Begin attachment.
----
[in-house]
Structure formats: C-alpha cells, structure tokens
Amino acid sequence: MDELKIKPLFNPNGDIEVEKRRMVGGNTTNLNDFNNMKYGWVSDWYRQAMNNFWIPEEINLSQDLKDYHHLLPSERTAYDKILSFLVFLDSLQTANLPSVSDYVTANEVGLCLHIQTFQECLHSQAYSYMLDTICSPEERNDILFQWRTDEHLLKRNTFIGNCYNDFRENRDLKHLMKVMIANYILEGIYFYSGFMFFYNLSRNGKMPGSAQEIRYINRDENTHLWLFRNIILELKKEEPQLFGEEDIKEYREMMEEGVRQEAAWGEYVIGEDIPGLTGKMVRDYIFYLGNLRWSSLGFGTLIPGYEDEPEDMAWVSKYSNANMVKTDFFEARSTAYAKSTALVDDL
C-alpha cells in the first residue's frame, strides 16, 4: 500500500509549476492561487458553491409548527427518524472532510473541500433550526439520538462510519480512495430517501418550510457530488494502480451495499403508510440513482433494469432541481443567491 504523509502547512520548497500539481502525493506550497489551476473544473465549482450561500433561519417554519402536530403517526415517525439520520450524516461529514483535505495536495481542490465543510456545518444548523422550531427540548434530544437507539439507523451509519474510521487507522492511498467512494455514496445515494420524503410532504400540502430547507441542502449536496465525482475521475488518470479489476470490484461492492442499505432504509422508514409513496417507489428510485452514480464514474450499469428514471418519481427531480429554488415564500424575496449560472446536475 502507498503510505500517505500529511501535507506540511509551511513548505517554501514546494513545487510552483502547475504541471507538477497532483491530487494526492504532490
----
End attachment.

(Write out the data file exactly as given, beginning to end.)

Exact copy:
[in-house]
Structure formats: C-alpha cells, structure tokens
Amino acid sequence: MDELKIKPLFNPNGDIEVEKRRMVGGNTTNLNDFNNMKYGWVSDWYRQAMNNFWIPEEINLSQDLKDYHHLLPSERTAYDKILSFLVFLDSLQTANLPSVSDYVTANEVGLCLHIQTFQECLHSQAYSYMLDTICSPEERNDILFQWRTDEHLLKRNTFIGNCYNDFRENRDLKHLMKVMIANYILEGIYFYSGFMFFYNLSRNGKMPGSAQEIRYINRDENTHLWLFRNIILELKKEEPQLFGEEDIKEYREMMEEGVRQEAAWGEYVIGEDIPGLTGKMVRDYIFYLGNLRWSSLGFGTLIPGYEDEPEDMAWVSKYSNANMVKTDFFEARSTAYAKSTALVDDL
C-alpha cells in the first residue's frame, strides 16, 4: 500500500509549476492561487458553491409548527427518524472532510473541500433550526439520538462510519480512495430517501418550510457530488494502480451495499403508510440513482433494469432541481443567491 504523509502547512520548497500539481502525493506550497489551476473544473465549482450561500433561519417554519402536530403517526415517525439520520450524516461529514483535505495536495481542490465543510456545518444548523422550531427540548434530544437507539439507523451509519474510521487507522492511498467512494455514496445515494420524503410532504400540502430547507441542502449536496465525482475521475488518470479489476470490484461492492442499505432504509422508514409513496417507489428510485452514480464514474450499469428514471418519481427531480429554488415564500424575496449560472446536475 502507498503510505500517505500529511501535507506540511509551511513548505517554501514546494513545487510552483502547475504541471507538477497532483491530487494526492504532490